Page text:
- Mechelle Voepel, espnW.com
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DALLAS -- Still with a remnants of a shiner, Purdue's Katie Gearlds looked a little like an exhausted boxer who went 15 rounds and lost by decision. She apologized in advance for crying through all her answers.
No need for apologies. An 84-72 regional-final loss was a hard ending for both Gearlds and fellow senior Erin Lawless. Falling in the Elite Eight leaves players with that empty, "We were almost there," feeling about the Holy Grail of the Final Four.
But there's a lot to be said for leaving everything on the floor, and there no doubt Gearlds (28 points) and Lawless (10, while battling the relentless Tar Heels inside) did that.
"We battled; no one probably gave us a chance tonight," Gearlds said. "It's satisfying because I felt like I laid my heart out there. That's easy to do when you feel like all your teammates and coaches are doing the same thing. But as a competitor, I still wish I could have done more."
Consider the turmoil that Gearlds and Lawless went through in the past year. Coach Kristy Curry left last spring after seven seasons to take over at Texas Tech. And Gearlds, especially, was very close to Curry and her family.
Purdue reported six violations to the NCAA. Guard Cherelle George was removed from the team because of alleged academic misconduct. A feud between former assistants Katrina Merriweather and Jannon Roland Lampley became public. Then the players had to adjust to new coach Sharon Versyp.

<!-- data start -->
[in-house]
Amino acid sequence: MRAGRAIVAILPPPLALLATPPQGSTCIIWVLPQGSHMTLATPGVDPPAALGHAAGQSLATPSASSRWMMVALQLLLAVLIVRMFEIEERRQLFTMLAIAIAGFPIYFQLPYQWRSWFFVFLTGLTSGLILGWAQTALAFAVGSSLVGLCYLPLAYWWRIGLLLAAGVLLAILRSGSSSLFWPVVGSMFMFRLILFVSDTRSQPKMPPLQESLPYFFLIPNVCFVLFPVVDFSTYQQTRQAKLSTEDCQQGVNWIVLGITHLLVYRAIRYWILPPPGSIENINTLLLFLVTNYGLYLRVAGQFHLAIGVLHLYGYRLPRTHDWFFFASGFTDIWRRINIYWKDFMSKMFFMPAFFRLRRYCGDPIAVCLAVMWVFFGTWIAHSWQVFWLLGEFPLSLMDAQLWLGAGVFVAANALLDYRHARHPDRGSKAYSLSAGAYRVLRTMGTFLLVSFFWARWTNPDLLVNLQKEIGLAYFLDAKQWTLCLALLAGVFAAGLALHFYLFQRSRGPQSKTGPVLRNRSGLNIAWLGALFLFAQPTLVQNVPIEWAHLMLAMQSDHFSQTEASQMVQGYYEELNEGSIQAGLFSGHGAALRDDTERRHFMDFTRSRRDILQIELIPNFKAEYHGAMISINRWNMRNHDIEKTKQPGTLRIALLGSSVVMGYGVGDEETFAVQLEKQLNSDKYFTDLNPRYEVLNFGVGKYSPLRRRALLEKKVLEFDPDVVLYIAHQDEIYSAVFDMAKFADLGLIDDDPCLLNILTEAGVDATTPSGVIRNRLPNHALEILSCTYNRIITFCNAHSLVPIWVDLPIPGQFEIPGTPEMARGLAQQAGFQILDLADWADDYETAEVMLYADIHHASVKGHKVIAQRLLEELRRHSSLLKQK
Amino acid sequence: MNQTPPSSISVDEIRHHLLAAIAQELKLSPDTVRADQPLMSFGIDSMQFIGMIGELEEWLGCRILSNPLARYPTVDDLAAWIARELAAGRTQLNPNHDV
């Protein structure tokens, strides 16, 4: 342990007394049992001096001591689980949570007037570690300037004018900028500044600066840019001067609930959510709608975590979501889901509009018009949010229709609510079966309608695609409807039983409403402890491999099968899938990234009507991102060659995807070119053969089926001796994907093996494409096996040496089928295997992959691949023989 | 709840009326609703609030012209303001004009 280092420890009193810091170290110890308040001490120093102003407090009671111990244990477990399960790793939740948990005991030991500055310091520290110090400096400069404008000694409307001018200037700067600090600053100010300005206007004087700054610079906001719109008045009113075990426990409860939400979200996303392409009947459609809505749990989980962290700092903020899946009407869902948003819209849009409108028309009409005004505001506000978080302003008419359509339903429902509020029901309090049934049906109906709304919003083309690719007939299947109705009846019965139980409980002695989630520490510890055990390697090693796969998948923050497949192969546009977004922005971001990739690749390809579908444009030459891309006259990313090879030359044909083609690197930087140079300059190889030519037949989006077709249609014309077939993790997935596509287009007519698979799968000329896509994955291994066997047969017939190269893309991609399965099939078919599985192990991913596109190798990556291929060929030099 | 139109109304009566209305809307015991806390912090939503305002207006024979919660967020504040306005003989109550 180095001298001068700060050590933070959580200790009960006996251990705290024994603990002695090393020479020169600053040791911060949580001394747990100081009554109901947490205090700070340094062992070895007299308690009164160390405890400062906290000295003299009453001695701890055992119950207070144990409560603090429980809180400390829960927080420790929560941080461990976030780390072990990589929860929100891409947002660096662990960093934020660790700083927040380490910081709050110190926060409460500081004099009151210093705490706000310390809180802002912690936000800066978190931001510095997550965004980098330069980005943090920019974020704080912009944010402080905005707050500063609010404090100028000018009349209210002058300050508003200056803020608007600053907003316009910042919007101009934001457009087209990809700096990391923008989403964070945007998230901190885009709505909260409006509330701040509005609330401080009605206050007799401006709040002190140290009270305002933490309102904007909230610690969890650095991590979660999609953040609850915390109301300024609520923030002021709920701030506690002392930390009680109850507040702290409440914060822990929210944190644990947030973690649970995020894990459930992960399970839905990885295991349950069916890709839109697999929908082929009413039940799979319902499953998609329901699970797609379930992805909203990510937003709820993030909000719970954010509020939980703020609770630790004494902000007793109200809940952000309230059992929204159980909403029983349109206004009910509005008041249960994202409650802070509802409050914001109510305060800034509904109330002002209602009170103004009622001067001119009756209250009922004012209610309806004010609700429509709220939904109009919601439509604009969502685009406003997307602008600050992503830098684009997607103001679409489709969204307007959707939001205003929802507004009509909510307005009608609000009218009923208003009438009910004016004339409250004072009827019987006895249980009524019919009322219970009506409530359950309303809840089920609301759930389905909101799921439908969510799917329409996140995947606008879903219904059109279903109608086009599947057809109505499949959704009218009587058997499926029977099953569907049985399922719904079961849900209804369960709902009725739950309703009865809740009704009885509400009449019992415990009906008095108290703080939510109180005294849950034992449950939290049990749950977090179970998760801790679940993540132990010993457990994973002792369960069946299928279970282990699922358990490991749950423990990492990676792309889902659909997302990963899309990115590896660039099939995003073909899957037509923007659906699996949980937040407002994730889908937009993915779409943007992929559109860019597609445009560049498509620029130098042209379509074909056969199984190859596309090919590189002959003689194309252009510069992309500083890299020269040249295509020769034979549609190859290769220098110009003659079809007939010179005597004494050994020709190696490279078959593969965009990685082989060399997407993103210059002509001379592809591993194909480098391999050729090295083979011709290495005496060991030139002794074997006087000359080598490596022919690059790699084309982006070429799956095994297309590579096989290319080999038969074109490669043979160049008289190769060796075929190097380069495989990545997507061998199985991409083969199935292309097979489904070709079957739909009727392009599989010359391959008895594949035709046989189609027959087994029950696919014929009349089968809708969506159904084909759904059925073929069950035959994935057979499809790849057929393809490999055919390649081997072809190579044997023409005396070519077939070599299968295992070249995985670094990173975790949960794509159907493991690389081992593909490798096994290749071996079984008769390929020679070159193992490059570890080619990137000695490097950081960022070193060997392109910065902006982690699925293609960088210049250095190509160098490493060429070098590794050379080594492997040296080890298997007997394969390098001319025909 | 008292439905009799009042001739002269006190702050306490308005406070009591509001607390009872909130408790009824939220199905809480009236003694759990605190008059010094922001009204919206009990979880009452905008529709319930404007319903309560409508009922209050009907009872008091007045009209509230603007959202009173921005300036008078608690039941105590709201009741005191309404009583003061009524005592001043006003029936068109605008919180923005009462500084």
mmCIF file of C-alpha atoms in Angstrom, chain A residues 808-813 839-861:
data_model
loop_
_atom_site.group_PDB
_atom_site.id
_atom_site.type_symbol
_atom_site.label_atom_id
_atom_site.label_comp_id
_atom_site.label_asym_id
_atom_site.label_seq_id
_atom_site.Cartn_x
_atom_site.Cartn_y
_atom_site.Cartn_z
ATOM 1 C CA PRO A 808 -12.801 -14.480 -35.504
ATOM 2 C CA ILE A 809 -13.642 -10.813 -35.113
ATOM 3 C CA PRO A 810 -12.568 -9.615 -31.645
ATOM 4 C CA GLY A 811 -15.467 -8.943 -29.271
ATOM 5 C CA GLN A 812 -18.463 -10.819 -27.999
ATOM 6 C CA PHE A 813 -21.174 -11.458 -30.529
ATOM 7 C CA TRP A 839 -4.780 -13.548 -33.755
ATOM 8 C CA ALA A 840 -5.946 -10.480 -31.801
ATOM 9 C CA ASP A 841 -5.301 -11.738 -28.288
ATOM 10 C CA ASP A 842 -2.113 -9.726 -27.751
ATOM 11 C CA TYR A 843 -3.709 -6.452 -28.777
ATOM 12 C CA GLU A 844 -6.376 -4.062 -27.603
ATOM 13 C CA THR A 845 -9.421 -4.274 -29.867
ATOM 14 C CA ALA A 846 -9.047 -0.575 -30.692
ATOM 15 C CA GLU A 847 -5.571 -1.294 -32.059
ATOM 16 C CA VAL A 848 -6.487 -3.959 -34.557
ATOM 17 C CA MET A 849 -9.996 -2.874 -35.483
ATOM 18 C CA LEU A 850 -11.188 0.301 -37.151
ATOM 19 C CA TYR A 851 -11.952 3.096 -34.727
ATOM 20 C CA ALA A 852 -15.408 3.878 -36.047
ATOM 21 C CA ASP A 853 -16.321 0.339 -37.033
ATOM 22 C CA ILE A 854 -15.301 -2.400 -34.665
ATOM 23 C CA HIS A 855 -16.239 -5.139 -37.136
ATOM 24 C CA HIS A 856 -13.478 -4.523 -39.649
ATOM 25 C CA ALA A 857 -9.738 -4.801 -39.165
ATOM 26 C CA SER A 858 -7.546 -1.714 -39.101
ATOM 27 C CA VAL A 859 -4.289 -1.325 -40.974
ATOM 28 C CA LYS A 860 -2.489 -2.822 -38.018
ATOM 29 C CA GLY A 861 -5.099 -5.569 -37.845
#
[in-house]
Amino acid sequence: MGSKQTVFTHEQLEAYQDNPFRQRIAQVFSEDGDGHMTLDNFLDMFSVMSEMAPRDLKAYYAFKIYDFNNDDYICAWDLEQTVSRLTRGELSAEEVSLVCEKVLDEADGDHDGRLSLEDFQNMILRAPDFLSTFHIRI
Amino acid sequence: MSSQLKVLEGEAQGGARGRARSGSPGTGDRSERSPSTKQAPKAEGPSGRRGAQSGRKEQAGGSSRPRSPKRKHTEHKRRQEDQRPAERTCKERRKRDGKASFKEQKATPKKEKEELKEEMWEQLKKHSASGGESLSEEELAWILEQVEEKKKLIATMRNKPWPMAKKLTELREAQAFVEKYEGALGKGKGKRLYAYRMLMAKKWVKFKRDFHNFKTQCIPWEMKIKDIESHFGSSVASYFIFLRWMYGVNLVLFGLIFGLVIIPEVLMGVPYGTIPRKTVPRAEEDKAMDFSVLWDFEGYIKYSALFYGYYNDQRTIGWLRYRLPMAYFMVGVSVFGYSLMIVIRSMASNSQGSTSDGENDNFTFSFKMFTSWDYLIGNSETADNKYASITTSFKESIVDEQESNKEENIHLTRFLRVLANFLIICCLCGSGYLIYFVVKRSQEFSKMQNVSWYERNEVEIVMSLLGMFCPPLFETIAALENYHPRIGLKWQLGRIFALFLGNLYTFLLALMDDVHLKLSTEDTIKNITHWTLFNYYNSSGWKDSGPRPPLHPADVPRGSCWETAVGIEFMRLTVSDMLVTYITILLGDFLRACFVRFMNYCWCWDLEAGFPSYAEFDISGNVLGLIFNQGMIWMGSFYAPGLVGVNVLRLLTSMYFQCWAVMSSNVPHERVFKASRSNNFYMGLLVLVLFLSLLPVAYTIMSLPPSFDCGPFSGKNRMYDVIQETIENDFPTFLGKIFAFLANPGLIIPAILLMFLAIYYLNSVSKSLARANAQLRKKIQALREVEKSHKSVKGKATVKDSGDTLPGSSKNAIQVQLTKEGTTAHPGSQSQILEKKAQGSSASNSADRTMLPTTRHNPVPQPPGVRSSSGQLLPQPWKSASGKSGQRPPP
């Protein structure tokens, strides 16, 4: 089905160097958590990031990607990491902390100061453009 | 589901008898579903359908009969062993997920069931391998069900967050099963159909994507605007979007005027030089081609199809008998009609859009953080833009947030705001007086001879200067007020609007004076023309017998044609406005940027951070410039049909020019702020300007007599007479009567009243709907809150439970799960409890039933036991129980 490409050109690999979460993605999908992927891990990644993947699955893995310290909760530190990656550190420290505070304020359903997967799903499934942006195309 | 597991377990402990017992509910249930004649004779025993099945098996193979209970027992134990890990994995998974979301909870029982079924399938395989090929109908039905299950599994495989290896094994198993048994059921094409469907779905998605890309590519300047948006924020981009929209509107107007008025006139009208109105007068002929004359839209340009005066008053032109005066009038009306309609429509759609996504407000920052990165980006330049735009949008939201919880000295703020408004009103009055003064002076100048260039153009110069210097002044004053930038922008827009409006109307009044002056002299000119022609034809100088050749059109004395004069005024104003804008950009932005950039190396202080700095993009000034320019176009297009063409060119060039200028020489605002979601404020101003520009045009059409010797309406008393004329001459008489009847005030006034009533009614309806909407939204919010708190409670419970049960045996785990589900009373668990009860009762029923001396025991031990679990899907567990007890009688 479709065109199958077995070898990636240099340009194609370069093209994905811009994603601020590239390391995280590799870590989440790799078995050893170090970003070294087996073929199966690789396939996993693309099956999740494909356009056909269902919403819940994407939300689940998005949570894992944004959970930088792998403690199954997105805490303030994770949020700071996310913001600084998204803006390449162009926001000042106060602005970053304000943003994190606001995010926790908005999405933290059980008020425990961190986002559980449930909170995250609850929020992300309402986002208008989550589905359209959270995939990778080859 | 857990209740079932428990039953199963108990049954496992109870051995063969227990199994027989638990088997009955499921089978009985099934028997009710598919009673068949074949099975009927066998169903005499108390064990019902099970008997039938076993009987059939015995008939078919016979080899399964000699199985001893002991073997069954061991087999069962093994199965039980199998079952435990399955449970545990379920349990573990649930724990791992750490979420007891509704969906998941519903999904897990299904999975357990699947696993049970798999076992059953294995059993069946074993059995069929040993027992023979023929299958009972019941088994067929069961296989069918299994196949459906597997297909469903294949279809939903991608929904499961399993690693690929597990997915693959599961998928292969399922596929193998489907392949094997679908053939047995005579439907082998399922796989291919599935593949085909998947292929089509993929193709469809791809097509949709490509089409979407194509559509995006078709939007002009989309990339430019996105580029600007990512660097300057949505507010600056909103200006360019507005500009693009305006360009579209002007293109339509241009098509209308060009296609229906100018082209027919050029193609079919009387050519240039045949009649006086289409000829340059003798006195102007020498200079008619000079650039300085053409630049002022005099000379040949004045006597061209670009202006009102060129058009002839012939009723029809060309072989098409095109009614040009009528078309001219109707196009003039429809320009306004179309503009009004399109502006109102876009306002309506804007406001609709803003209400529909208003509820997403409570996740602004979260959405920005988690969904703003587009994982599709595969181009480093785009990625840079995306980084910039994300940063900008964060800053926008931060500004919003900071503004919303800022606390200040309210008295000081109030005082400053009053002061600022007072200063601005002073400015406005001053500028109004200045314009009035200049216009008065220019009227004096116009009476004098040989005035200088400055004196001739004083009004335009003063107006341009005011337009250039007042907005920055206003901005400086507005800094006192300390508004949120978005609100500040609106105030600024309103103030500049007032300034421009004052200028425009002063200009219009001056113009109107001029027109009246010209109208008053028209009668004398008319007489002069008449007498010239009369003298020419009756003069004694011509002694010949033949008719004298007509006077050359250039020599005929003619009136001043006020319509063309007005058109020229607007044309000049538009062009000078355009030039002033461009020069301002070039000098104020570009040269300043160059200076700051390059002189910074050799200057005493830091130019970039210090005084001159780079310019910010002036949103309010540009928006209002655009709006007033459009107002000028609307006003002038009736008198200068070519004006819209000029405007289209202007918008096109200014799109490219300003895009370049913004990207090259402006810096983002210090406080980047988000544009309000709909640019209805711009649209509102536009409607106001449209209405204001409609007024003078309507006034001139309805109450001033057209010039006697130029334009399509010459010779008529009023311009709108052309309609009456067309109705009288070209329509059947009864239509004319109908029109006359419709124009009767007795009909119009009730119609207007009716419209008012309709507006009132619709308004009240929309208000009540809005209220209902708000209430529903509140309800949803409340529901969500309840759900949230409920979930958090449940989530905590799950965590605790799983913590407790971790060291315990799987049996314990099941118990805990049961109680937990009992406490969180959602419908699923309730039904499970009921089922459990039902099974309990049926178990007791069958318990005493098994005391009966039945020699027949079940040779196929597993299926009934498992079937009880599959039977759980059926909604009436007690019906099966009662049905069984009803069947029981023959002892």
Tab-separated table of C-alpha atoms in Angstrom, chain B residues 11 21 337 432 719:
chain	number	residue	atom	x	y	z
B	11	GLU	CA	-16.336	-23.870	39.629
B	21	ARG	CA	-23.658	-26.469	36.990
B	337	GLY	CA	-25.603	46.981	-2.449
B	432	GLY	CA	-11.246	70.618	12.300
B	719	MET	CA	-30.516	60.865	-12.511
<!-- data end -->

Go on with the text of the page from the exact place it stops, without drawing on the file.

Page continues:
"Winning is not easy when a new staff comes in, especially when you're seniors," Versyp said of Gearlds and Lawless. "To handle that type of change -- I think they handled it better than anyone could probably imagine."
The Boilermakers finished the season 31-6, won the Big Ten tournament title and made the Elite Eight.
"It's been a fantastic four years," Lawless said. "As much as this hurts right now, this is the furthest Katie and I have gone in our careers. It's been a fantastic ride for both of us."
Gearlds played very well in the NCAA Tournament and may well have improved her positioning in the WNBA draft.
"Now, it's time to grow up and hit the real world," Gearlds said. "Purdue has made me a better person, a stronger person. I feel I've grown and matured, especially this past year. Handling certain things I never thought I'd have to handle. This is going to hurt for a while, but I'll take a step back in the next couple of days and be ready to move on. I have a good feeling that Erin and I will be successful with whatever we do."
And Purdue's cupboard is not bare. Guards FahKara Malone (freshman) and Jodi Howell (sophomore) started all season and got tons of experience. Junior Lindsay Wisdom-Hylton is one of the top post players in the country and will be the team's leader next season.
"I'm going to miss them with all my heart; it's going to be hard not to play with them anymore," Wisdom-Hylton said of Gearlds and Lawless. "But next year, I'm going to help lead our other players. We're going to be back in the tournament and keep doing what we can do."
Mechelle Voepel of The Kansas City Star is a regular contributor to ESPN.com. She can be reached at firstname.lastname@example.org.